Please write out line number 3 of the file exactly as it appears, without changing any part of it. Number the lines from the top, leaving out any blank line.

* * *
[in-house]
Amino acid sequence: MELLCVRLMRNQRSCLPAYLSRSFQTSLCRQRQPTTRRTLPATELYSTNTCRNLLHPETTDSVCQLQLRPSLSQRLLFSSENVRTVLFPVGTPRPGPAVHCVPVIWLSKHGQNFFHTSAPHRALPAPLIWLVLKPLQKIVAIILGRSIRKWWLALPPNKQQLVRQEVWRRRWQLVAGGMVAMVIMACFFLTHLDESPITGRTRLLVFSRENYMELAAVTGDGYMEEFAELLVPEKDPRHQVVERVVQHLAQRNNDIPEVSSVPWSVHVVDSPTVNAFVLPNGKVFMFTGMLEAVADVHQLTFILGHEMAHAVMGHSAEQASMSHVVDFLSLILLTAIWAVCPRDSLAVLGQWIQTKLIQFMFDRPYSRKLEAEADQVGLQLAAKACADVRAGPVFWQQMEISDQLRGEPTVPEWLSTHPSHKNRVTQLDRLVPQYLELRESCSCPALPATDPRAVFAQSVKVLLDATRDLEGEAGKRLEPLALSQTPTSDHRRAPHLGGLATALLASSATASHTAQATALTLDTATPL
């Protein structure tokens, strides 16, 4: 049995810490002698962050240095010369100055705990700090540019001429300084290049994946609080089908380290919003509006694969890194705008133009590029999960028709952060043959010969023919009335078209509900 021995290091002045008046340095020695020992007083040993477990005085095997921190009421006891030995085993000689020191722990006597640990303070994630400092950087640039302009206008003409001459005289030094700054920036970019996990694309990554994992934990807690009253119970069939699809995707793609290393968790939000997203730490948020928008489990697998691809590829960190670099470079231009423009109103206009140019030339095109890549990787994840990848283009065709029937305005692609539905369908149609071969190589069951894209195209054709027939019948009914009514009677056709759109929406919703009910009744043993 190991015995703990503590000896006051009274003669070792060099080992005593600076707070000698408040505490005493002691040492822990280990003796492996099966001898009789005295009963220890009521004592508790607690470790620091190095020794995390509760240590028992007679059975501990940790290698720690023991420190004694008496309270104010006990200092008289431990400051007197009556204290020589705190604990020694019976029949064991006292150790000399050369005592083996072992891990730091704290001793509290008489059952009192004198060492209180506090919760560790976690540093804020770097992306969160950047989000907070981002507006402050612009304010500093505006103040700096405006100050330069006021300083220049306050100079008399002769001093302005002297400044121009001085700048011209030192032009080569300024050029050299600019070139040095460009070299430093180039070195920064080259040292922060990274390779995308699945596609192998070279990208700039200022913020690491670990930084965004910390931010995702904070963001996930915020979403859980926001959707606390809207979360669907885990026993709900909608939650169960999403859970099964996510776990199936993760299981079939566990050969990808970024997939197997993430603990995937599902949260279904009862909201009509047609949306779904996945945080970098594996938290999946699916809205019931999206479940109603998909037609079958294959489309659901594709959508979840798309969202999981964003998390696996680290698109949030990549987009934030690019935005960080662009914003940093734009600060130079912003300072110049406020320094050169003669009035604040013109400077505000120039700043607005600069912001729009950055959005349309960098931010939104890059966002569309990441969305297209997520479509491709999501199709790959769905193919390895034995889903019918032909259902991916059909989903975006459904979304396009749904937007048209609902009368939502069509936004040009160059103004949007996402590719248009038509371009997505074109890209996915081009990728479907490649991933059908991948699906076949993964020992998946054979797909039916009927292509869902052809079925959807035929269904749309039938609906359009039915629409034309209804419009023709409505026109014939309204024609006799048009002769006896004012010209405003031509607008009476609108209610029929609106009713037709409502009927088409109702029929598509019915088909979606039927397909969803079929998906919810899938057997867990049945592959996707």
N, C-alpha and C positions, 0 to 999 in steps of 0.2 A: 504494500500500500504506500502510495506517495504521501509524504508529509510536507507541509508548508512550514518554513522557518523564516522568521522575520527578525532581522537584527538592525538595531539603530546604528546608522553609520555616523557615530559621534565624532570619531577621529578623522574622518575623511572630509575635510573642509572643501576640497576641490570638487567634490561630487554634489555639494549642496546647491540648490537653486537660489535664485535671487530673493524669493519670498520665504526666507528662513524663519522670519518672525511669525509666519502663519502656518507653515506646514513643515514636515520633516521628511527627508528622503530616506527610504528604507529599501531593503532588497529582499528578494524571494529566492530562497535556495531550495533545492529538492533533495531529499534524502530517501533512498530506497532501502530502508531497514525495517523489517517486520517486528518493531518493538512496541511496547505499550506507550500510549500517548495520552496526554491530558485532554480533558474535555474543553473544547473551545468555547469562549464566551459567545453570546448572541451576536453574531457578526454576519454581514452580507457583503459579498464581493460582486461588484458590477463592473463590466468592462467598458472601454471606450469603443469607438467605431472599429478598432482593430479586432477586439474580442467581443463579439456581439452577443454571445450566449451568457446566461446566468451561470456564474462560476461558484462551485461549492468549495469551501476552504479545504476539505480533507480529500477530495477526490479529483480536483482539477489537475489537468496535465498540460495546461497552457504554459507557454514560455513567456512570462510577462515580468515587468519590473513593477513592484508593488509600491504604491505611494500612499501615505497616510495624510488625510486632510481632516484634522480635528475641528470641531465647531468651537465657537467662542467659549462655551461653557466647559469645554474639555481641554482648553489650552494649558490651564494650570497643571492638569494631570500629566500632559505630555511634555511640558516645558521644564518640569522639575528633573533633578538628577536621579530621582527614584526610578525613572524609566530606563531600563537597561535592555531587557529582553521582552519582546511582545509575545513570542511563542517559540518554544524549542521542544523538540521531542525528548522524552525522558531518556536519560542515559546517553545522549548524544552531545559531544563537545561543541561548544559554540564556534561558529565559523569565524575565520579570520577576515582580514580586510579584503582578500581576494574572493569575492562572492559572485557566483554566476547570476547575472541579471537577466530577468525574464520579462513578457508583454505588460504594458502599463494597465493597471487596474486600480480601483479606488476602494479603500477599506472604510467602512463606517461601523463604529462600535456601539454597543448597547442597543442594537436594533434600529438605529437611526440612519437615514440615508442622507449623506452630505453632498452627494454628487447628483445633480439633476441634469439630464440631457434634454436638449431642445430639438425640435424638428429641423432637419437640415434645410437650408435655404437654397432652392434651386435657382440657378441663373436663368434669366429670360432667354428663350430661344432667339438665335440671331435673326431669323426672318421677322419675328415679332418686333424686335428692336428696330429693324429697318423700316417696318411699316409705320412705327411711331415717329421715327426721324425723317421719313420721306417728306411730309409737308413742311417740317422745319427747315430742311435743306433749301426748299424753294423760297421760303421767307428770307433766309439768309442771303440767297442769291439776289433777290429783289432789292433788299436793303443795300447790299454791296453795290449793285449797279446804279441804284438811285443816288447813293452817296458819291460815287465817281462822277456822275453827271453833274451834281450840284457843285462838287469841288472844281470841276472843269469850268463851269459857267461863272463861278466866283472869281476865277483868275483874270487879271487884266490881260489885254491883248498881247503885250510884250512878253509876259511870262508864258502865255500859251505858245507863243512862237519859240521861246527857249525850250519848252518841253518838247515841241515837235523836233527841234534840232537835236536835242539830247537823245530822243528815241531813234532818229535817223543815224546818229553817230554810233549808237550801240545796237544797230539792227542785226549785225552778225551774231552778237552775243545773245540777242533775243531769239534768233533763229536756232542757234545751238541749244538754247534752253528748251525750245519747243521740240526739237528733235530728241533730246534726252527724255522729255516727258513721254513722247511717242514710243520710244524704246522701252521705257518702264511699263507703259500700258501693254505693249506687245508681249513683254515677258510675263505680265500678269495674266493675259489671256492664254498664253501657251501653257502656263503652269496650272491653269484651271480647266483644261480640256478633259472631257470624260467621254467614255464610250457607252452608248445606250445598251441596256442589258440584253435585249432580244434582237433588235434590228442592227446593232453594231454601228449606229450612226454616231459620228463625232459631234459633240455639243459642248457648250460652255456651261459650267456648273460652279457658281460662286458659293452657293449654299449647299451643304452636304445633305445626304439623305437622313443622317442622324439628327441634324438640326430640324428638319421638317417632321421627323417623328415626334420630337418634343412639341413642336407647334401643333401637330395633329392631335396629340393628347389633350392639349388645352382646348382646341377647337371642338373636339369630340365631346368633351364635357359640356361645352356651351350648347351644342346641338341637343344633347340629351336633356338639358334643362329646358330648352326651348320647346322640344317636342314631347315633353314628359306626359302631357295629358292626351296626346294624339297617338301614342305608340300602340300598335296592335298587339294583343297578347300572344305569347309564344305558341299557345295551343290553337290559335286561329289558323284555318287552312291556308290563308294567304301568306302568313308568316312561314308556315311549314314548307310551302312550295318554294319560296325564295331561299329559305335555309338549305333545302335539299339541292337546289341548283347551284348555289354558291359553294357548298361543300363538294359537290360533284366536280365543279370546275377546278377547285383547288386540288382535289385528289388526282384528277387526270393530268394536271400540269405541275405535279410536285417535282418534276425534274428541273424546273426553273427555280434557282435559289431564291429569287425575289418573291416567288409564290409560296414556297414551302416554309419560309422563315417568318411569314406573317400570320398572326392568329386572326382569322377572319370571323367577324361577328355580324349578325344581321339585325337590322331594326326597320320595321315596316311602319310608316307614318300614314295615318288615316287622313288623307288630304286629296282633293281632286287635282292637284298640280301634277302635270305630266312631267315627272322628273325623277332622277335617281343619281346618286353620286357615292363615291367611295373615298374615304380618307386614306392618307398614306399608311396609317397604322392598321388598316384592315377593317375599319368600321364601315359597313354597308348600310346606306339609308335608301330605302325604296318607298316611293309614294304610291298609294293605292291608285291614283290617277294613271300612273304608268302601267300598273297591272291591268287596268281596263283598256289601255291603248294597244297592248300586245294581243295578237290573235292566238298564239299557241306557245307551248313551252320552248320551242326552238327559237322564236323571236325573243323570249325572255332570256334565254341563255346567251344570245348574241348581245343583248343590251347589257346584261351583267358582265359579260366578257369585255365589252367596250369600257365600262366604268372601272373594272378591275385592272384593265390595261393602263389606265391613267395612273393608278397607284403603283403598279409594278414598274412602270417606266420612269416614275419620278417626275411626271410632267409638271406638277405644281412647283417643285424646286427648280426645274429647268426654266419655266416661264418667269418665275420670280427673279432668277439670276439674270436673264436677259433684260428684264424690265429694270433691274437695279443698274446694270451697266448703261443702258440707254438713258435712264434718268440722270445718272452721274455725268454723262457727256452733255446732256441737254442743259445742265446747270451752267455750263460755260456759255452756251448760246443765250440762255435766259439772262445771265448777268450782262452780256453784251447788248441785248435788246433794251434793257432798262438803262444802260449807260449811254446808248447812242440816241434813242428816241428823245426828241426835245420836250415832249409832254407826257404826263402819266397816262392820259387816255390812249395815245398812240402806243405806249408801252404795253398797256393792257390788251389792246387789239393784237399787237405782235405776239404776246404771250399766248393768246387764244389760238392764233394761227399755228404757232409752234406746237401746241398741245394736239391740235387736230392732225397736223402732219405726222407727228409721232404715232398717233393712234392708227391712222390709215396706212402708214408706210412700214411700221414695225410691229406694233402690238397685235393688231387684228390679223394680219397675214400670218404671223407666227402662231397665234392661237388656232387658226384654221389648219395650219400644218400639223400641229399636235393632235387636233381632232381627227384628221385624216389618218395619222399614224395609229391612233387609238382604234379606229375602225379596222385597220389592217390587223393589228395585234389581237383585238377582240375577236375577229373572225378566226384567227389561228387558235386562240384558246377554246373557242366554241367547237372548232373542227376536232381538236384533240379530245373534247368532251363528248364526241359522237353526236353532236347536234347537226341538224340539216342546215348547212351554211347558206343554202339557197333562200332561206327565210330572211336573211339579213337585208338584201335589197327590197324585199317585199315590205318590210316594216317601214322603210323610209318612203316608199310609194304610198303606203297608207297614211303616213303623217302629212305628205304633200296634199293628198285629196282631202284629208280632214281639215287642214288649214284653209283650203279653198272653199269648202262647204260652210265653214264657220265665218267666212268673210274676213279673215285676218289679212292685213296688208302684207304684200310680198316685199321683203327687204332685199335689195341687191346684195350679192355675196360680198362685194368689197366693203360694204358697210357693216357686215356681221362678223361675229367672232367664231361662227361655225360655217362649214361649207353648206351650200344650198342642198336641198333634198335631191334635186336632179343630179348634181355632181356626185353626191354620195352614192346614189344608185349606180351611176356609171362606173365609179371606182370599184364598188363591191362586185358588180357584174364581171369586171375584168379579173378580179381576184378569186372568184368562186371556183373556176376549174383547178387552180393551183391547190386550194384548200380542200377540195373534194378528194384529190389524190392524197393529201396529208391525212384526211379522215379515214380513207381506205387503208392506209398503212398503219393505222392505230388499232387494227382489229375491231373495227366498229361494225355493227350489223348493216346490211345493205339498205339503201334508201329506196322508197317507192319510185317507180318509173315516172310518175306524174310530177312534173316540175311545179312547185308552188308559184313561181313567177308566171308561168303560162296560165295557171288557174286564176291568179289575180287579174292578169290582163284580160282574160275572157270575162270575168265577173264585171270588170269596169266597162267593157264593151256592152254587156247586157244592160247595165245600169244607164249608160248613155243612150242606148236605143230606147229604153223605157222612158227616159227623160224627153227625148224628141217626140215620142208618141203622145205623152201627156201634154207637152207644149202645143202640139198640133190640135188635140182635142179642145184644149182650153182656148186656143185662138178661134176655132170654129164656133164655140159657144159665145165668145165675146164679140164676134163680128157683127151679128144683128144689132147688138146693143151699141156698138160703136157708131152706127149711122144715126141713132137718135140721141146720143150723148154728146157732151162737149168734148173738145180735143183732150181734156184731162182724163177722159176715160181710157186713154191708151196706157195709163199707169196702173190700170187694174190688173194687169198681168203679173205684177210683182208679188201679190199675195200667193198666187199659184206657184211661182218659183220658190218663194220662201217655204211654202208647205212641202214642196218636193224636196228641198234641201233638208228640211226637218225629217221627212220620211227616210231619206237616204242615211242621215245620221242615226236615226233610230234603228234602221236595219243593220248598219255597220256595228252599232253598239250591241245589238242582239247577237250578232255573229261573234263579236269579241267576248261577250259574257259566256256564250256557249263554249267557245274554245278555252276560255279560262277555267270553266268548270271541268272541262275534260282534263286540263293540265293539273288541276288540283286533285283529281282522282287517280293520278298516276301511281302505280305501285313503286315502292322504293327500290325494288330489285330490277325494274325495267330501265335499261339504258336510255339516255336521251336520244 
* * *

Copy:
């Protein structure tokens, strides 16, 4: 049995810490002698962050240095010369100055705990700090540019001429300084290049994946609080089908380290919003509006694969890194705008133009590029999960028709952060043959010969023919009335078209509900 021995290091002045008046340095020695020992007083040993477990005085095997921190009421006891030995085993000689020191722990006597640990303070994630400092950087640039302009206008003409001459005289030094700054920036970019996990694309990554994992934990807690009253119970069939699809995707793609290393968790939000997203730490948020928008489990697998691809590829960190670099470079231009423009109103206009140019030339095109890549990787994840990848283009065709029937305005692609539905369908149609071969190589069951894209195209054709027939019948009914009514009677056709759109929406919703009910009744043993 190991015995703990503590000896006051009274003669070792060099080992005593600076707070000698408040505490005493002691040492822990280990003796492996099966001898009789005295009963220890009521004592508790607690470790620091190095020794995390509760240590028992007679059975501990940790290698720690023991420190004694008496309270104010006990200092008289431990400051007197009556204290020589705190604990020694019976029949064991006292150790000399050369005592083996072992891990730091704290001793509290008489059952009192004198060492209180506090919760560790976690540093804020770097992306969160950047989000907070981002507006402050612009304010500093505006103040700096405006100050330069006021300083220049306050100079008399002769001093302005002297400044121009001085700048011209030192032009080569300024050029050299600019070139040095460009070299430093180039070195920064080259040292922060990274390779995308699945596609192998070279990208700039200022913020690491670990930084965004910390931010995702904070963001996930915020979403859980926001959707606390809207979360669907885990026993709900909608939650169960999403859970099964996510776990199936993760299981079939566990050969990808970024997939197997993430603990995937599902949260279904009862909201009509047609949306779904996945945080970098594996938290999946699916809205019931999206479940109603998909037609079958294959489309659901594709959508979840798309969202999981964003998390696996680290698109949030990549987009934030690019935005960080662009914003940093734009600060130079912003300072110049406020320094050169003669009035604040013109400077505000120039700043607005600069912001729009950055959005349309960098931010939104890059966002569309990441969305297209997520479509491709999501199709790959769905193919390895034995889903019918032909259902991916059909989903975006459904979304396009749904937007048209609902009368939502069509936004040009160059103004949007996402590719248009038509371009997505074109890209996915081009990728479907490649991933059908991948699906076949993964020992998946054979797909039916009927292509869902052809079925959807035929269904749309039938609906359009039915629409034309209804419009023709409505026109014939309204024609006799048009002769006896004012010209405003031509607008009476609108209610029929609106009713037709409502009927088409109702029929598509019915088909979606039927397909969803079929998906919810899938057997867990049945592959996707």